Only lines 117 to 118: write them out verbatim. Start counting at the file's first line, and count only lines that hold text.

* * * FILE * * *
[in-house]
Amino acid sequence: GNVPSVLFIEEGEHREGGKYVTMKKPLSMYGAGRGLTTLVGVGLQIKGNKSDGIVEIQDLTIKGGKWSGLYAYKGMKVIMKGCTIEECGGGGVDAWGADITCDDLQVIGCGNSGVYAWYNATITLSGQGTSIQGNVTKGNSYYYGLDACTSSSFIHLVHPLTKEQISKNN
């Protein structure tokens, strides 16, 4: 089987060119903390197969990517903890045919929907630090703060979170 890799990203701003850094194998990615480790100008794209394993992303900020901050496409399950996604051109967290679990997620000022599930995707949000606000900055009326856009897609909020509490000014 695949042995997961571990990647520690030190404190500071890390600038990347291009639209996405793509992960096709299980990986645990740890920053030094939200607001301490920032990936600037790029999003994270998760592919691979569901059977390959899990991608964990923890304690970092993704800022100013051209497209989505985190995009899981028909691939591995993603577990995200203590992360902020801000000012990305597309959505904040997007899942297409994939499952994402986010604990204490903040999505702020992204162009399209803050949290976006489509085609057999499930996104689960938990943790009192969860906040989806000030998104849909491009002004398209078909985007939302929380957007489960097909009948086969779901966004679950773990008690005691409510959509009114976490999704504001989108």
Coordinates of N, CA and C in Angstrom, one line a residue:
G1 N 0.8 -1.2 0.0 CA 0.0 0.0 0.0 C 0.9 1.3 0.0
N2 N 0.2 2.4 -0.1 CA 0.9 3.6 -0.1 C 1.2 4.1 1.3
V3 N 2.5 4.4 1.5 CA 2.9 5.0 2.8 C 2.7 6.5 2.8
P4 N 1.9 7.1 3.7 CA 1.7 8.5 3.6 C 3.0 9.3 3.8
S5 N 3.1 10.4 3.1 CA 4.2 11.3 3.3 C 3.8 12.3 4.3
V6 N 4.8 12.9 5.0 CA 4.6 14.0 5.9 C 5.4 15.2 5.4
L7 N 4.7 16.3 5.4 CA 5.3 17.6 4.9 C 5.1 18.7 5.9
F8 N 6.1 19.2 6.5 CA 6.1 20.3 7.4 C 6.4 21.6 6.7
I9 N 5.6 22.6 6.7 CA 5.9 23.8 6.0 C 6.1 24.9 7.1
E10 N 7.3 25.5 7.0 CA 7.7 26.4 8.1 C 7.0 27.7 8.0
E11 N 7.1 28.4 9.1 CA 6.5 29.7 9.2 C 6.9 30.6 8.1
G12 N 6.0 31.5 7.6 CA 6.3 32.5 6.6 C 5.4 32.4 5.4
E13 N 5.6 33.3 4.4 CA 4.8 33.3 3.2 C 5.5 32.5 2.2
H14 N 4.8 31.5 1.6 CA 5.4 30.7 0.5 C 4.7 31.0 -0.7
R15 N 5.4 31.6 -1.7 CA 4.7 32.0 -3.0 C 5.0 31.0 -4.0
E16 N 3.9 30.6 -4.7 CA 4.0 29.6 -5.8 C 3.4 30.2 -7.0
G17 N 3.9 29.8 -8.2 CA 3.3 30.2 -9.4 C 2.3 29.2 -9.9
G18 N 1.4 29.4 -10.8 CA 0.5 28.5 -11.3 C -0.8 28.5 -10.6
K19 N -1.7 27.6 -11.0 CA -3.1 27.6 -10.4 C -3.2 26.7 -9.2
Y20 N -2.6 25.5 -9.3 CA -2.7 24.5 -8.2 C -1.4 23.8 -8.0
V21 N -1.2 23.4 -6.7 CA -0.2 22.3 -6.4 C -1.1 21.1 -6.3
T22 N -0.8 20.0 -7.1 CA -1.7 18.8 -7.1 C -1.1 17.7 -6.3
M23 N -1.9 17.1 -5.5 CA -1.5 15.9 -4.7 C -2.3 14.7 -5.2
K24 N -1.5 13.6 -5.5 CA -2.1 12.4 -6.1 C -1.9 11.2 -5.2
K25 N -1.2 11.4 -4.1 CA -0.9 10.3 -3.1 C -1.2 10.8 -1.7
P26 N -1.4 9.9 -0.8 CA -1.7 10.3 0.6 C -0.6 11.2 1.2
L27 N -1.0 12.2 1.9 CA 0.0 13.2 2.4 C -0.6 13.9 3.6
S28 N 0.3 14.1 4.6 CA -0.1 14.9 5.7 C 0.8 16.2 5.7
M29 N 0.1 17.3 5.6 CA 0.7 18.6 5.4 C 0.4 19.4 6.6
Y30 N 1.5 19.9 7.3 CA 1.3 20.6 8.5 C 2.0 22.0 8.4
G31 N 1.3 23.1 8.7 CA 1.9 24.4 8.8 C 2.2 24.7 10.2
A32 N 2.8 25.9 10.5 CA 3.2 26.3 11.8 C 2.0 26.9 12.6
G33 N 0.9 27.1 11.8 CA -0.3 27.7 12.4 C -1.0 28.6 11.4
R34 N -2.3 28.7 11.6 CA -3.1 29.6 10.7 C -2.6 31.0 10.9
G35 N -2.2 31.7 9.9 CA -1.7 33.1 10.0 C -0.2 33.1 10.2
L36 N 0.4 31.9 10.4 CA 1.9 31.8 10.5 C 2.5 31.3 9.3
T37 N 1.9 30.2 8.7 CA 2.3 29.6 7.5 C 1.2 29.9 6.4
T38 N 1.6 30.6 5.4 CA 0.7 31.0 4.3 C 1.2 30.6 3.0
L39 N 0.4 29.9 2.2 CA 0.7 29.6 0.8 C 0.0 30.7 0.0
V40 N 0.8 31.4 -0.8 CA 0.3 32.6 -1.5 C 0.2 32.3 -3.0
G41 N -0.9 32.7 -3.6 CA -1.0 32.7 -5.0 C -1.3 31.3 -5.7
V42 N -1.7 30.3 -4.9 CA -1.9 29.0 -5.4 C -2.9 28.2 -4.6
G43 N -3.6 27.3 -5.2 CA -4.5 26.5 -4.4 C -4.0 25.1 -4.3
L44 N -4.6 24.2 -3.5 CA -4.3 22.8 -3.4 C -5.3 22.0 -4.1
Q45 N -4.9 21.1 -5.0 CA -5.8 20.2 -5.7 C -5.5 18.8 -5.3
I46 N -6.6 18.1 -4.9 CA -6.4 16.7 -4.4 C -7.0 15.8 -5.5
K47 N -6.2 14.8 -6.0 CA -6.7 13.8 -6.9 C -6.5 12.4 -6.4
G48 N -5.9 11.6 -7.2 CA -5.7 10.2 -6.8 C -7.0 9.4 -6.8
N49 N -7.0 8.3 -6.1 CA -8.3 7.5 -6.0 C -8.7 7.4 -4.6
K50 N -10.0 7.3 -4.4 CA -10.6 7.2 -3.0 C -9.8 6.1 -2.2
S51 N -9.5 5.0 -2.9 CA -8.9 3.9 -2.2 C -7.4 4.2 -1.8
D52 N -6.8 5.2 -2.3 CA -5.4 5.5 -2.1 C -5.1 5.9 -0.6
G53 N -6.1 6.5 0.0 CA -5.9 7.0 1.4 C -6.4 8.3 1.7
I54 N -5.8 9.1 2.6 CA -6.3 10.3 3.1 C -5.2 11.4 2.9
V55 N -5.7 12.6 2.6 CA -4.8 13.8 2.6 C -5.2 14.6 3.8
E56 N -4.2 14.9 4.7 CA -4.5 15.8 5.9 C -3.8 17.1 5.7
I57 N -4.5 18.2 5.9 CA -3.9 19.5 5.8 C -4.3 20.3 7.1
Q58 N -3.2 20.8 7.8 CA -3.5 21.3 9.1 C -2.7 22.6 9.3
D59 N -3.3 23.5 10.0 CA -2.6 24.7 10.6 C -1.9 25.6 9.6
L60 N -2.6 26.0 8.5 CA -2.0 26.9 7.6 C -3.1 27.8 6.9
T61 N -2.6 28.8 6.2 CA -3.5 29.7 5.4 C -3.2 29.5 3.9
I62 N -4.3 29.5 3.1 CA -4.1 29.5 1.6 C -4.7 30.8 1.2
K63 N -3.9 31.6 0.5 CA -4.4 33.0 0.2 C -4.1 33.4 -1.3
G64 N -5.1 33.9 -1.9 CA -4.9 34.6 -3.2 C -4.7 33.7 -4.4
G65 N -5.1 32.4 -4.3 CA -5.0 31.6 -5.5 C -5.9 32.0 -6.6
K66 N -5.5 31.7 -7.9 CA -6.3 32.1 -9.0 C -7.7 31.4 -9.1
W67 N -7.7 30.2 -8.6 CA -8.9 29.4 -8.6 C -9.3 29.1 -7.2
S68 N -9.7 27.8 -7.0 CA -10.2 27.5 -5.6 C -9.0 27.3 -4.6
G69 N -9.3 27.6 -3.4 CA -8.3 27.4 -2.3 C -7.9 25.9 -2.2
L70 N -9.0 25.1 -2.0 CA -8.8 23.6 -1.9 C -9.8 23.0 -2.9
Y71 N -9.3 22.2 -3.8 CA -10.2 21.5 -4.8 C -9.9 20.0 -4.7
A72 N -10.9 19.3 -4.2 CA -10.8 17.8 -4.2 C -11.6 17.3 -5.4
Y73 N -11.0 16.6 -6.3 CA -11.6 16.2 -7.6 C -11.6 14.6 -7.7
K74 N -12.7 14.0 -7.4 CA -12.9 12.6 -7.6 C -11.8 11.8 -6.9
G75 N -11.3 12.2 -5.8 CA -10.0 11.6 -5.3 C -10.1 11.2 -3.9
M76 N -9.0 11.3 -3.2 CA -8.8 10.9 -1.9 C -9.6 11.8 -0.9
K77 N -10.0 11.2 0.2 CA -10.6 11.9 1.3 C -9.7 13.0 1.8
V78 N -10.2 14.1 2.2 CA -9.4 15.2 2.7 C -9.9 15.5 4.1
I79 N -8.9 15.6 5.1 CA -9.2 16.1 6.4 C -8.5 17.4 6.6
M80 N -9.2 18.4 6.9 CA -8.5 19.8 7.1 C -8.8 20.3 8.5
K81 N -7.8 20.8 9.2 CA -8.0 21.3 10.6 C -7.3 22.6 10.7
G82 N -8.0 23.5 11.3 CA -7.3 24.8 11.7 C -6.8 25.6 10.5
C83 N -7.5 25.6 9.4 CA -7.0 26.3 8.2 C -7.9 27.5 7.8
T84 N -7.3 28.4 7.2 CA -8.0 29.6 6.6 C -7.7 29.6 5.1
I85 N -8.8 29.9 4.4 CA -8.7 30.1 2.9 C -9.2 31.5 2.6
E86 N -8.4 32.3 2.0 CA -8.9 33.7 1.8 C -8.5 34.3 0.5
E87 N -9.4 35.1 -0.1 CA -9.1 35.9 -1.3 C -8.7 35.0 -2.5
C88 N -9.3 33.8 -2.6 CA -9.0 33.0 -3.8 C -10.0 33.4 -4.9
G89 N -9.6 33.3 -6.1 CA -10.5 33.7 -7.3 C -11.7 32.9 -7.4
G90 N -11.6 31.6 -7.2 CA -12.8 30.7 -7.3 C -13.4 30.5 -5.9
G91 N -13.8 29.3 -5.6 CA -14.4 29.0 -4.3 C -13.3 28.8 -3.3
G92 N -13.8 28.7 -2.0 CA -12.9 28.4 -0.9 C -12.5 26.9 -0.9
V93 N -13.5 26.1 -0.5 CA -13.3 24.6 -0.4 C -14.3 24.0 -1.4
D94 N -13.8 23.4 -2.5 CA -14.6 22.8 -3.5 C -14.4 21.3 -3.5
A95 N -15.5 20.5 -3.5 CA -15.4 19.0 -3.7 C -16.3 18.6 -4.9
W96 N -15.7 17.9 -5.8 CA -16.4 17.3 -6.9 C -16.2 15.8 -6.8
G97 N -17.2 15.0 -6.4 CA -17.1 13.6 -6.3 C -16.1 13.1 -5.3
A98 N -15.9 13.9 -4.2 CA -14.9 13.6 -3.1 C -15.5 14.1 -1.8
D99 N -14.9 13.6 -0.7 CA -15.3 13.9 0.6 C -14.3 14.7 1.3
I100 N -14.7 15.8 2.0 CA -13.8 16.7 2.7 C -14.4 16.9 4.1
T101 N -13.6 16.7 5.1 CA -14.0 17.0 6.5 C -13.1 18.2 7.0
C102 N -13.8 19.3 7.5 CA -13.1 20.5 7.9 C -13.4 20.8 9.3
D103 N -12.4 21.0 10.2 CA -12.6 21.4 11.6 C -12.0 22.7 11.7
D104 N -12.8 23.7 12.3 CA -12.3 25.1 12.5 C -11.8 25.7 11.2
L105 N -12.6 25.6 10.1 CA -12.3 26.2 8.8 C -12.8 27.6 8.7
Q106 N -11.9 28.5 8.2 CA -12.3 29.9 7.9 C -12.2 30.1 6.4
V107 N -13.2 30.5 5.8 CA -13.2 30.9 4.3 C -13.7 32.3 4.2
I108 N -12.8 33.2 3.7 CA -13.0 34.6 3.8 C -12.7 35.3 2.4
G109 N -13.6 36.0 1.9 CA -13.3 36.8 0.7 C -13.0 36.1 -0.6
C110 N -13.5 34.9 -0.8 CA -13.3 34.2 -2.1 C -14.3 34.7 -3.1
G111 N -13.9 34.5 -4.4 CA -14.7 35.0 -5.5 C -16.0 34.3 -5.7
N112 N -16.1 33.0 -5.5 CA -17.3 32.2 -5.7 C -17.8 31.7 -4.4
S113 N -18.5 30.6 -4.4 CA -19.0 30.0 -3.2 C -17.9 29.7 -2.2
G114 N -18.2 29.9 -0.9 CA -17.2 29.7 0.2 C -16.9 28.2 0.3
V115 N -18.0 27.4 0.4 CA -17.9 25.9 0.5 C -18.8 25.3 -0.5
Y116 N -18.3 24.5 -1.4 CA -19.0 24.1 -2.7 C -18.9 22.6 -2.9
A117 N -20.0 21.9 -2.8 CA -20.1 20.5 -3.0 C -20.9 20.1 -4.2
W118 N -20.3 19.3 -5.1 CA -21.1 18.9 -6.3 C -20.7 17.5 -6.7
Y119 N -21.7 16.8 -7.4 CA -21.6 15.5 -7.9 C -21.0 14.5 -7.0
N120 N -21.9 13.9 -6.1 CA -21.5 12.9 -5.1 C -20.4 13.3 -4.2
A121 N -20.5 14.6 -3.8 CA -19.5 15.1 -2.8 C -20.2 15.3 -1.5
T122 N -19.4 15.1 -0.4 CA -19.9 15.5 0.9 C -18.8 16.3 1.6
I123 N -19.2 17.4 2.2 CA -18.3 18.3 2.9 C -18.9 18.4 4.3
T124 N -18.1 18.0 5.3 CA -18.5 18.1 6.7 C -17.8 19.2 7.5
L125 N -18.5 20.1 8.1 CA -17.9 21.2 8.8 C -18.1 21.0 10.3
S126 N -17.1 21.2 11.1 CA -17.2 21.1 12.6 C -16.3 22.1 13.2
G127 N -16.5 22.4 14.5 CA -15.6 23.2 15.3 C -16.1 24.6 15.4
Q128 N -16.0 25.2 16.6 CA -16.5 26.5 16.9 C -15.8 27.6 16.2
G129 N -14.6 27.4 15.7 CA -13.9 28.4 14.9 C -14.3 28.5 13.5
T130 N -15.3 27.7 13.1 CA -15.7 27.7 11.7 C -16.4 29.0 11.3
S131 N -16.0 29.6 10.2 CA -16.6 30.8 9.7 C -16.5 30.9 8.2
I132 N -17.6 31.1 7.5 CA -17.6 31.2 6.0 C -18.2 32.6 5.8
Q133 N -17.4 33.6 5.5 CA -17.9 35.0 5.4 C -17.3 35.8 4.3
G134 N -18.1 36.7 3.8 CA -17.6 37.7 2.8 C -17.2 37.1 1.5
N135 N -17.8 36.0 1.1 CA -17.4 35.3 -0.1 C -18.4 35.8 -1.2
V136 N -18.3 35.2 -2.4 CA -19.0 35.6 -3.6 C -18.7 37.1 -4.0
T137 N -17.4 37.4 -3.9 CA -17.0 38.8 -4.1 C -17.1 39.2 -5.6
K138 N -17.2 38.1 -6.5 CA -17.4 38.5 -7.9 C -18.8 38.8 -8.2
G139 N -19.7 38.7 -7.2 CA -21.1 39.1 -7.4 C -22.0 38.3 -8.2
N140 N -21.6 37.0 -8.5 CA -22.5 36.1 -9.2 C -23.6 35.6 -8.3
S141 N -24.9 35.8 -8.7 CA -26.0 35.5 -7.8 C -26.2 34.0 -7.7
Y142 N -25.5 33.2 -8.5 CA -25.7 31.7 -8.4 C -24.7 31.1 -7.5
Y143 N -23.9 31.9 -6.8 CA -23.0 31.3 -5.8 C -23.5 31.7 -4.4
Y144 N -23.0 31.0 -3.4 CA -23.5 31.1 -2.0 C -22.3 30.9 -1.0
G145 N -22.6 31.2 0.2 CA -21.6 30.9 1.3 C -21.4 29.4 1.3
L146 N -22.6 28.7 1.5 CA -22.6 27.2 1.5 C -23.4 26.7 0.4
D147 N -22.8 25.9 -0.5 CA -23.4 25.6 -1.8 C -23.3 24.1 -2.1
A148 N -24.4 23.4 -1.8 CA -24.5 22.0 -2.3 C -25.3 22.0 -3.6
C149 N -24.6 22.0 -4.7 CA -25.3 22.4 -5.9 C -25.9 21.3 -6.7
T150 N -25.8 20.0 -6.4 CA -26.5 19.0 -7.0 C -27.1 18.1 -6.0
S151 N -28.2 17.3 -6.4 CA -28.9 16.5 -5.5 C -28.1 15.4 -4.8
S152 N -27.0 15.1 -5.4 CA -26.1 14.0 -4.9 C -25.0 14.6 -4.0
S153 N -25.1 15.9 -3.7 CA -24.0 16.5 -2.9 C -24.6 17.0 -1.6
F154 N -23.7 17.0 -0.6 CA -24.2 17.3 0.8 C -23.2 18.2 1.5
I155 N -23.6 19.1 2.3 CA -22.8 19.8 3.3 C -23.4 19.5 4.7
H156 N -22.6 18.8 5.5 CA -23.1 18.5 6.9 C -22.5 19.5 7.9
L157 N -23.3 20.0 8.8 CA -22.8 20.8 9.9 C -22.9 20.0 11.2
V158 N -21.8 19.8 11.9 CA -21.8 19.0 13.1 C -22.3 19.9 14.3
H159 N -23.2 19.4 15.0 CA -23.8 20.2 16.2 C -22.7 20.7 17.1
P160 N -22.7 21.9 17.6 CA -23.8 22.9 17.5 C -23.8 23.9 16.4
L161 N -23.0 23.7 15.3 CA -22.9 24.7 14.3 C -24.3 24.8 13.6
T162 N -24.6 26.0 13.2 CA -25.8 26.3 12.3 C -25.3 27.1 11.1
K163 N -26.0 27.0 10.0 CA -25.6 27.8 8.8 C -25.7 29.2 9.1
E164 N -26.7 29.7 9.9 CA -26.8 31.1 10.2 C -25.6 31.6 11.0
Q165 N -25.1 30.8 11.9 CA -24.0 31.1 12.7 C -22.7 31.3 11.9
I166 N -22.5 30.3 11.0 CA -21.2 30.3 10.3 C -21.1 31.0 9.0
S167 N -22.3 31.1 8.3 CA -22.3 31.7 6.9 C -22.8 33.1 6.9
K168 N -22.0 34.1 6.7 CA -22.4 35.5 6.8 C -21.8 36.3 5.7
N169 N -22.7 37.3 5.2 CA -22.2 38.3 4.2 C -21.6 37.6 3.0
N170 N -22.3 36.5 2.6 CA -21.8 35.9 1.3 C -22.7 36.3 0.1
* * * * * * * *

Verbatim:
S113 N -18.5 30.6 -4.4 CA -19.0 30.0 -3.2 C -17.9 29.7 -2.2
G114 N -18.2 29.9 -0.9 CA -17.2 29.7 0.2 C -16.9 28.2 0.3